India's Economic Growth
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India's GDP or gross domestic product grew 5.8 per cent in the January-March period, government data showed on Friday. 

India's GDP or gross domestic product grew 5.8 per cent in the January-March period, government data showed on Friday. 

With that, India lost its position as the fastest-growing major economy of the world to China for the first time in one-and-a-half years. China's economy logged a growth of 6.4 per cent in the March quarter.

Friday's data also meant the economy logged an average growth of 6.8 per cent for the full financial year 2018-19. April-June economic growth rate could be "relatively slower", Finance Secretary Subhash Chandra Garg said.

India's GDP growth in the quarter ended March 31 was much worse than economists' expectations. A survey of economists by news agency Reuters had forecast GDP growth at 6.3 per cent annually in the quarter ended March 31.
Mr Garg added that country's growth rate, which has been hit due to weak consumption demand and private investment, will start turning around from the July-September quarter with favourable interest rates and an improvement in liquidity.
The Ministry of Statistics revised economic growth for the fiscal year to March 31, 2019 to 6.8 per cent from 7.0 per cent estimated earlier.
The slowdown may lead to another rate cut by the central bank in its June policy review, say economists.
The RBI had in its bi-monthly monetary policy review in April lowered its GDP growth projection to 7.2 per cent in 2019-20, from 7.4 per cent.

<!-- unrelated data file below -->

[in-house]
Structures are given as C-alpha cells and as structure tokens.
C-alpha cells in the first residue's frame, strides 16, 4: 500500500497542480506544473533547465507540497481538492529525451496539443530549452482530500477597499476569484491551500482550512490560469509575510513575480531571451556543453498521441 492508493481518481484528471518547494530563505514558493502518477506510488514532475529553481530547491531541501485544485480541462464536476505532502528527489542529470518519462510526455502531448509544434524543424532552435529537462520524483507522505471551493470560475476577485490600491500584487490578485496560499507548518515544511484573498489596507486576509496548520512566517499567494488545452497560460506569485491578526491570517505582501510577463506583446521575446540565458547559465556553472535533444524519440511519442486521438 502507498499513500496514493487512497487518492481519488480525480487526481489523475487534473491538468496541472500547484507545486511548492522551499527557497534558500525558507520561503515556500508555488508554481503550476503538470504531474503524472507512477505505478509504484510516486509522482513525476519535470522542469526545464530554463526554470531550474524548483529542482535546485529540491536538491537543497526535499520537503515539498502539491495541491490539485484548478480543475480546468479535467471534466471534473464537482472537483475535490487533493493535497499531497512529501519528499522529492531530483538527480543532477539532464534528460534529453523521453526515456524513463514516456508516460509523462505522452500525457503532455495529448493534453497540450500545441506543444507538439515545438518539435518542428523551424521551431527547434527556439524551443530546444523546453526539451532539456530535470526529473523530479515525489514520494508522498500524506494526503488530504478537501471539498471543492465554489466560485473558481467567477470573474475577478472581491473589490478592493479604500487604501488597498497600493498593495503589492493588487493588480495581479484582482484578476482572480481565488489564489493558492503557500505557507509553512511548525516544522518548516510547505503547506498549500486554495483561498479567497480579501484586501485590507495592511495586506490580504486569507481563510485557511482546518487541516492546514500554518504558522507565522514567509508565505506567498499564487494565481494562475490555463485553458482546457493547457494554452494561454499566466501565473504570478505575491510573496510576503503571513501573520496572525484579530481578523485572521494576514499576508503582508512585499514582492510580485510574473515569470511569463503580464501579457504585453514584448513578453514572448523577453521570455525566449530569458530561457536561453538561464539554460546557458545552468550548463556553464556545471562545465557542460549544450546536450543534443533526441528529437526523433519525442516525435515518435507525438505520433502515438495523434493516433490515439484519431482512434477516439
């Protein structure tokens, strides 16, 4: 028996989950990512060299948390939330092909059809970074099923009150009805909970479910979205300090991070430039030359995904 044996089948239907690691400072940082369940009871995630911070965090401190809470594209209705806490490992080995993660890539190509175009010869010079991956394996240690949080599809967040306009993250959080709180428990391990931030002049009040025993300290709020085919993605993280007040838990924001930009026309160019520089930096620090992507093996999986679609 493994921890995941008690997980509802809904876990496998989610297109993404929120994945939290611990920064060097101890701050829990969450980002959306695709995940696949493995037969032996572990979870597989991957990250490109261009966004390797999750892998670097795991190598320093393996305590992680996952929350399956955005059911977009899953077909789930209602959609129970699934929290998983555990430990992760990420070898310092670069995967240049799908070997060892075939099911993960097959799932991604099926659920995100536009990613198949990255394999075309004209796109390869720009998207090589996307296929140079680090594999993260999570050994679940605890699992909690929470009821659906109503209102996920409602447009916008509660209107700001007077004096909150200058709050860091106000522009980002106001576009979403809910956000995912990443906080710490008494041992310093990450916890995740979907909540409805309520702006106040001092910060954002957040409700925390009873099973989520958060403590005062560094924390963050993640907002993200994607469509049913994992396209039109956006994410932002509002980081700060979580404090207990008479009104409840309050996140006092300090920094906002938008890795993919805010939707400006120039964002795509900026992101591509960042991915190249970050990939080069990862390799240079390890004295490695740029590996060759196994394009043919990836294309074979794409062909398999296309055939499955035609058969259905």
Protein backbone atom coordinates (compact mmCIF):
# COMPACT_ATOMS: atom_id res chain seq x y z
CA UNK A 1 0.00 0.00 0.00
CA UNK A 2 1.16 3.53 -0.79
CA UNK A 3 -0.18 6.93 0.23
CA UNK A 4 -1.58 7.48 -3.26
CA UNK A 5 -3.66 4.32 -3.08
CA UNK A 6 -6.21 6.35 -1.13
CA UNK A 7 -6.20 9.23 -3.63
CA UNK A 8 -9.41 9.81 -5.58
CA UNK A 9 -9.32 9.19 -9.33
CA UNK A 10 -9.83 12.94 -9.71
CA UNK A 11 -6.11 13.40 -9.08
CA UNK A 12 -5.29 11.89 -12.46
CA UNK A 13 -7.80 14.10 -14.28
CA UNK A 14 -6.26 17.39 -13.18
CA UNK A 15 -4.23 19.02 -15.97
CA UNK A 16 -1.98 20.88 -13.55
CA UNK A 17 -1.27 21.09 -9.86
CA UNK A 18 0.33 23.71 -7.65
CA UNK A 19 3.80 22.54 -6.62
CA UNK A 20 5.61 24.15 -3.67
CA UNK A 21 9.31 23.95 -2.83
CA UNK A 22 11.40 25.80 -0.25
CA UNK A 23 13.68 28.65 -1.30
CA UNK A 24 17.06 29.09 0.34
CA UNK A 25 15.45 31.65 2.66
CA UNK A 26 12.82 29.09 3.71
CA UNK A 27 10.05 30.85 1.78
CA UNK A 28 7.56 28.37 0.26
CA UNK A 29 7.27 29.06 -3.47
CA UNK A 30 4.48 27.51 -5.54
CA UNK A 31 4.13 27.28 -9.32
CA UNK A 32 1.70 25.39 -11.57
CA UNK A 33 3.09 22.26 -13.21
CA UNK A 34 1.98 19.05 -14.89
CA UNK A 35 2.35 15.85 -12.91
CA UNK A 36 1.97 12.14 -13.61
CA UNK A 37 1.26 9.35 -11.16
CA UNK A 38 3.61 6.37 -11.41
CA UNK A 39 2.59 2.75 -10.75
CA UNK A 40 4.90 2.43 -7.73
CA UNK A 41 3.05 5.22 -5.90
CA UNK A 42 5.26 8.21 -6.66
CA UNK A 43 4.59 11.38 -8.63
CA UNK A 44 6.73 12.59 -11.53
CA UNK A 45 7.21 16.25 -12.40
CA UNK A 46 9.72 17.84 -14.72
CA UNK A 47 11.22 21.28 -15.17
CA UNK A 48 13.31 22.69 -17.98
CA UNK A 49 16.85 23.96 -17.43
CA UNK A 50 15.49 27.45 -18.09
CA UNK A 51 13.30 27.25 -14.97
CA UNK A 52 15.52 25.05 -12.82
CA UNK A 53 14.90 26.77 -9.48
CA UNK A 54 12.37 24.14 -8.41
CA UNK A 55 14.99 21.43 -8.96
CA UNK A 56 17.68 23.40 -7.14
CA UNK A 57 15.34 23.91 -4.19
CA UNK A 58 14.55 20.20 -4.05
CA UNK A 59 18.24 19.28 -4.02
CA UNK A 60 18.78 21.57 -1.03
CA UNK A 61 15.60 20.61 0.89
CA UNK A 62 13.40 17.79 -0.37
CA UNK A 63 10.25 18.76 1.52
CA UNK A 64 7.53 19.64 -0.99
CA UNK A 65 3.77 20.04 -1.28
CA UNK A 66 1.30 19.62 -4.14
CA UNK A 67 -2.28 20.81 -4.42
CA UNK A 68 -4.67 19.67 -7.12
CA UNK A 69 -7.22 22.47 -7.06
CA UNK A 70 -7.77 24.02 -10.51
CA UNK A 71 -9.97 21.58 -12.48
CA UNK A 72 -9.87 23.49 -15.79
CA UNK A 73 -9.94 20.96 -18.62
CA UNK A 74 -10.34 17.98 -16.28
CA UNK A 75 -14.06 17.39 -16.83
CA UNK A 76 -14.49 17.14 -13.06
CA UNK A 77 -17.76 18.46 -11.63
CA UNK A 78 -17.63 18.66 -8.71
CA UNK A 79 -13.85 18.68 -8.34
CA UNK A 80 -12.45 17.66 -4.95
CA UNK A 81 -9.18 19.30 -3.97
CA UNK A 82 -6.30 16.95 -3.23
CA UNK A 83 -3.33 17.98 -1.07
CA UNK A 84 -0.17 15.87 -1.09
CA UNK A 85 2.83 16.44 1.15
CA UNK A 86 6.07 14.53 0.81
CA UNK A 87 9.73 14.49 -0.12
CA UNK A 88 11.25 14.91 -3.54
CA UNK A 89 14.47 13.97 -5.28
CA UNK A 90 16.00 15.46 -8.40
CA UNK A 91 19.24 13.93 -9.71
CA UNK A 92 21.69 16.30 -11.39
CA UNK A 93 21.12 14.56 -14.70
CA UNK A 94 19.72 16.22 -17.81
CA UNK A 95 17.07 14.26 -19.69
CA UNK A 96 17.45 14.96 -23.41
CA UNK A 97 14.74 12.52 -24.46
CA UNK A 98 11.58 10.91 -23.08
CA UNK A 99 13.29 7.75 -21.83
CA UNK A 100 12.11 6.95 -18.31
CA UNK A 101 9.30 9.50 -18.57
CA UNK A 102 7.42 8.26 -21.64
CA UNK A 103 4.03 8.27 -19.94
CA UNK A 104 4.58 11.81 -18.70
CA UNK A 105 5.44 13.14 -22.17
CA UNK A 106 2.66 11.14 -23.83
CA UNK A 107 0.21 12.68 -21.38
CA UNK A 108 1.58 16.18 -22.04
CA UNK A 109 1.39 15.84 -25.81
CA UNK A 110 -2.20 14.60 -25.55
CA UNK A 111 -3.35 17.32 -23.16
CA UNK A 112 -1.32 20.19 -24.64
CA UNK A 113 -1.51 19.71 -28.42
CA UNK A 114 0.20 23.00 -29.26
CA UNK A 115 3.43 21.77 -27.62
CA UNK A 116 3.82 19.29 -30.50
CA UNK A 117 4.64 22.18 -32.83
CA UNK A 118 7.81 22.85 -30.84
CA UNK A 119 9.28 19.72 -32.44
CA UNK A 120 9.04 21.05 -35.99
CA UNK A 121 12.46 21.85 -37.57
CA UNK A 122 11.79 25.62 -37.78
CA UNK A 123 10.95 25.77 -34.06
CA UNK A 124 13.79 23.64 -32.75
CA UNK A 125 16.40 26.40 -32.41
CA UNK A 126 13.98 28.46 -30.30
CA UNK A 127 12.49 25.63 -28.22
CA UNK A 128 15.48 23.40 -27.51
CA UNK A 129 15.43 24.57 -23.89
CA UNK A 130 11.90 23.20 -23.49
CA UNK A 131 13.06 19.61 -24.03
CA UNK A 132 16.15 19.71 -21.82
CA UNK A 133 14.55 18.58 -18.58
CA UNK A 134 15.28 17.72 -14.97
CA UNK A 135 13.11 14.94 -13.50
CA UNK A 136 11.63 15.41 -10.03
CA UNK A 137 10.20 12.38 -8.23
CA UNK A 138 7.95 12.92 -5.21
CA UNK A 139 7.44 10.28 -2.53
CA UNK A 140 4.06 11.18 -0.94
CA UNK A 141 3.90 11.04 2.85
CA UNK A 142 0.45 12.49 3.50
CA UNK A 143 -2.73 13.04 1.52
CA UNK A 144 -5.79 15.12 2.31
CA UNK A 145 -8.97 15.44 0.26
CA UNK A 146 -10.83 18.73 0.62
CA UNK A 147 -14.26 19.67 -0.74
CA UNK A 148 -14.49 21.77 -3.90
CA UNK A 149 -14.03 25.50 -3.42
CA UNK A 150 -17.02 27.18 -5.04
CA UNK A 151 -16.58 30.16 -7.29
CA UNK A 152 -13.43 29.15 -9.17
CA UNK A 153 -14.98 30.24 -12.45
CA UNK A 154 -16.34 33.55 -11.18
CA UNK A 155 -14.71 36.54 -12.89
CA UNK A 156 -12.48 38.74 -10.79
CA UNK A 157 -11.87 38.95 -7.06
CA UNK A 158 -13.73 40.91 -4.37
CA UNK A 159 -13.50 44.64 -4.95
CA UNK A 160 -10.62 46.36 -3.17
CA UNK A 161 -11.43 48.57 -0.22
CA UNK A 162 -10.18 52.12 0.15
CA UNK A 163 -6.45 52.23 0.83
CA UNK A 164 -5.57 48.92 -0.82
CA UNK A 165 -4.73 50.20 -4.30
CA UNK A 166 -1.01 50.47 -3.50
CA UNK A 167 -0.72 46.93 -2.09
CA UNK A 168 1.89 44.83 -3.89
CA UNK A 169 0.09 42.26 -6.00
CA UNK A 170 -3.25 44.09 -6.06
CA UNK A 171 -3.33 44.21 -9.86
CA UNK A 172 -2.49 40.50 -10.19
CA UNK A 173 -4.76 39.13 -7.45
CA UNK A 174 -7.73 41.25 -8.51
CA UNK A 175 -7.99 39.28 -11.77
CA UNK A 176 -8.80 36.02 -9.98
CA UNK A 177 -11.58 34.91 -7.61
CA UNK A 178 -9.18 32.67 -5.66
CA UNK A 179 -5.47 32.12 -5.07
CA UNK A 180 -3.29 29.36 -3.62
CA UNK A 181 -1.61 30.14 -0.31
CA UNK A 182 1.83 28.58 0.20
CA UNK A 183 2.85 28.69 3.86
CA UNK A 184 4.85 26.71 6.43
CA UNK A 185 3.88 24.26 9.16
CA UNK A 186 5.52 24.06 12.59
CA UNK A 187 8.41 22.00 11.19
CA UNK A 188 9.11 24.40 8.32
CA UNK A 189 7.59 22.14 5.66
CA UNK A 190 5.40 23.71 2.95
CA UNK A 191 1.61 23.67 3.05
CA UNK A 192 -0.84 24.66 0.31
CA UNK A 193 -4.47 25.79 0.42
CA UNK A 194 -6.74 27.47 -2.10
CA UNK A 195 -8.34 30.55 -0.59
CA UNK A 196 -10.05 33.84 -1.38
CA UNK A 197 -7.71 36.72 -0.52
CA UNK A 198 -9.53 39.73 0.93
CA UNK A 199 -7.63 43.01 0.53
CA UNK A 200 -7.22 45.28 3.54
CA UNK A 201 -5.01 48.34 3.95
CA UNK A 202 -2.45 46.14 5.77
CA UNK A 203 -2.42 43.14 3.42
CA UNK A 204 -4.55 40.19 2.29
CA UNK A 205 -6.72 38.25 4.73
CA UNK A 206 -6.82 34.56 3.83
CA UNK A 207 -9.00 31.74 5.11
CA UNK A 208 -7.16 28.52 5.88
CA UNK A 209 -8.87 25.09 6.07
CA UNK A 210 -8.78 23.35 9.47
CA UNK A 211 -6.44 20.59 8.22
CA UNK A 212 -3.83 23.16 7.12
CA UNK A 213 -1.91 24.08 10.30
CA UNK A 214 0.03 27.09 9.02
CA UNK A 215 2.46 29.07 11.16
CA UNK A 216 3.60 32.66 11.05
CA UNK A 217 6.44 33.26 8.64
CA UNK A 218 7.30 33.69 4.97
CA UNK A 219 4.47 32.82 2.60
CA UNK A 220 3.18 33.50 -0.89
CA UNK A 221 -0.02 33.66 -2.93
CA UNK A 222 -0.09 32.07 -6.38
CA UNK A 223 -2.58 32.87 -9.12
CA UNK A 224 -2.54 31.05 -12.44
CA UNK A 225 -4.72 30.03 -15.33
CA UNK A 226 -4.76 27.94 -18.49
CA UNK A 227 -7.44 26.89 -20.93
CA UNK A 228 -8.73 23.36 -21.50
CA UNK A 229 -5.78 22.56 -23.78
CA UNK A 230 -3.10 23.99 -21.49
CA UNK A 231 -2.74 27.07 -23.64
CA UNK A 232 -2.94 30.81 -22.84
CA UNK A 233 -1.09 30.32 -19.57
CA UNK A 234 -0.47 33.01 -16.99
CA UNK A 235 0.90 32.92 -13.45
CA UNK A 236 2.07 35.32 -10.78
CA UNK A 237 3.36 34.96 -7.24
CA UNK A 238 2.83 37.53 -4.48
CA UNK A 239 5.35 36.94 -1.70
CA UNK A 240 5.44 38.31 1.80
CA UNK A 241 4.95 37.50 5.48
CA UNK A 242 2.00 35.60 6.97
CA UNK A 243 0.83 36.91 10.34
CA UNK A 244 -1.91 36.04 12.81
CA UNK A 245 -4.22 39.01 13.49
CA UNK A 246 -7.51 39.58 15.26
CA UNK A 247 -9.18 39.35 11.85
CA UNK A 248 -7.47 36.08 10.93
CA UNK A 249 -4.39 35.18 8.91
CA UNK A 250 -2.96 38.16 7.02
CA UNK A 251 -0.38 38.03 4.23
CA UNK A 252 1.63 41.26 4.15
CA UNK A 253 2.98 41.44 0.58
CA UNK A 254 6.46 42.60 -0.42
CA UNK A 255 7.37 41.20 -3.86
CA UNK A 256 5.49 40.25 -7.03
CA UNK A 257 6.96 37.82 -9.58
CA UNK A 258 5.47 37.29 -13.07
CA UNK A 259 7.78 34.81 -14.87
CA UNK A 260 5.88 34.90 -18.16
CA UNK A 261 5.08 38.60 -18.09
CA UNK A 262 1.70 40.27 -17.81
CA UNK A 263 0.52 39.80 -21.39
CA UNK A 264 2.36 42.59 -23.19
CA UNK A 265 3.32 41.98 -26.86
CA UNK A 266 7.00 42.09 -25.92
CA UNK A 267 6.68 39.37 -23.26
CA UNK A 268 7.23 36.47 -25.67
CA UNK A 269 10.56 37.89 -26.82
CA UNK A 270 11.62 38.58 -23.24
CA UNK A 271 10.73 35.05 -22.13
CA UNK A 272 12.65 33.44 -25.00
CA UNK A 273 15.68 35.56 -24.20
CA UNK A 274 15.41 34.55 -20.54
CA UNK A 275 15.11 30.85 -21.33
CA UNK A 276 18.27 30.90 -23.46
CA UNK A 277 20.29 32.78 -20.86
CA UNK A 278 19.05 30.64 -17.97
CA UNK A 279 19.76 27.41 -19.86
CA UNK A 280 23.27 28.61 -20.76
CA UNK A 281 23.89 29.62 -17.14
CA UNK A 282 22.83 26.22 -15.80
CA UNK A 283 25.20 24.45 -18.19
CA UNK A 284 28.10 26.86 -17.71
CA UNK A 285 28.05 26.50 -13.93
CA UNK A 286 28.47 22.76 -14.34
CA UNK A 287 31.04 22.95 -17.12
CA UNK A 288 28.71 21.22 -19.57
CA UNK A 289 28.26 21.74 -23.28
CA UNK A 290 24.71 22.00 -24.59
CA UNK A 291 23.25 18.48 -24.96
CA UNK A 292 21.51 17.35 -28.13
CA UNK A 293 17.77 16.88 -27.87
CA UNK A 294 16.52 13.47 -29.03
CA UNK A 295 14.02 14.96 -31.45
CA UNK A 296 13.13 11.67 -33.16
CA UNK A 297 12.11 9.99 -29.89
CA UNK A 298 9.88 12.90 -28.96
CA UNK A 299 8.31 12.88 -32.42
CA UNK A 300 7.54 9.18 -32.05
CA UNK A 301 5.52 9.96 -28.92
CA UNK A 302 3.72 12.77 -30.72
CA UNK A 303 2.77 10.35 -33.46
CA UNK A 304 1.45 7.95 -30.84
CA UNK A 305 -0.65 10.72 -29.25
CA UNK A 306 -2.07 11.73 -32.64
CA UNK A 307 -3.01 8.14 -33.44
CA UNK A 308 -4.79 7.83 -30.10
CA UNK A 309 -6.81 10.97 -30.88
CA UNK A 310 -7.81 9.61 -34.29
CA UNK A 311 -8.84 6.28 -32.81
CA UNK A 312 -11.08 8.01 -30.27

Citing "evenly balanced" risks, the RBI noted that it expects GDP to grow in the range of 6.8-7.1 per cent in the first half of current financial year, and 7.3-7.4 per cent in the second half.
The Central Statistics Office (CSO) had earlier also projected GDP growth to average at 7.2 per cent in the financial year 2018-19.
The RBI's monetary policy committee (MPC), which has cut policy rates by 50 basis points this year, is expected to cut the repo rate by a further 25 basis points at its June 4-6 meeting, bringing it to 5.75 per cent, the lowest since July 2010, according to Reuters.
Retail inflation has stayed below 3 per cent for last six months, possibly low enough to take the risk of cutting rates without waiting to seeing whether the monsoon rainy season starting next month holds any danger of a spike in food prices.
Meanwhile, the government on Friday named Nirmala Sitharaman as the next finance minister.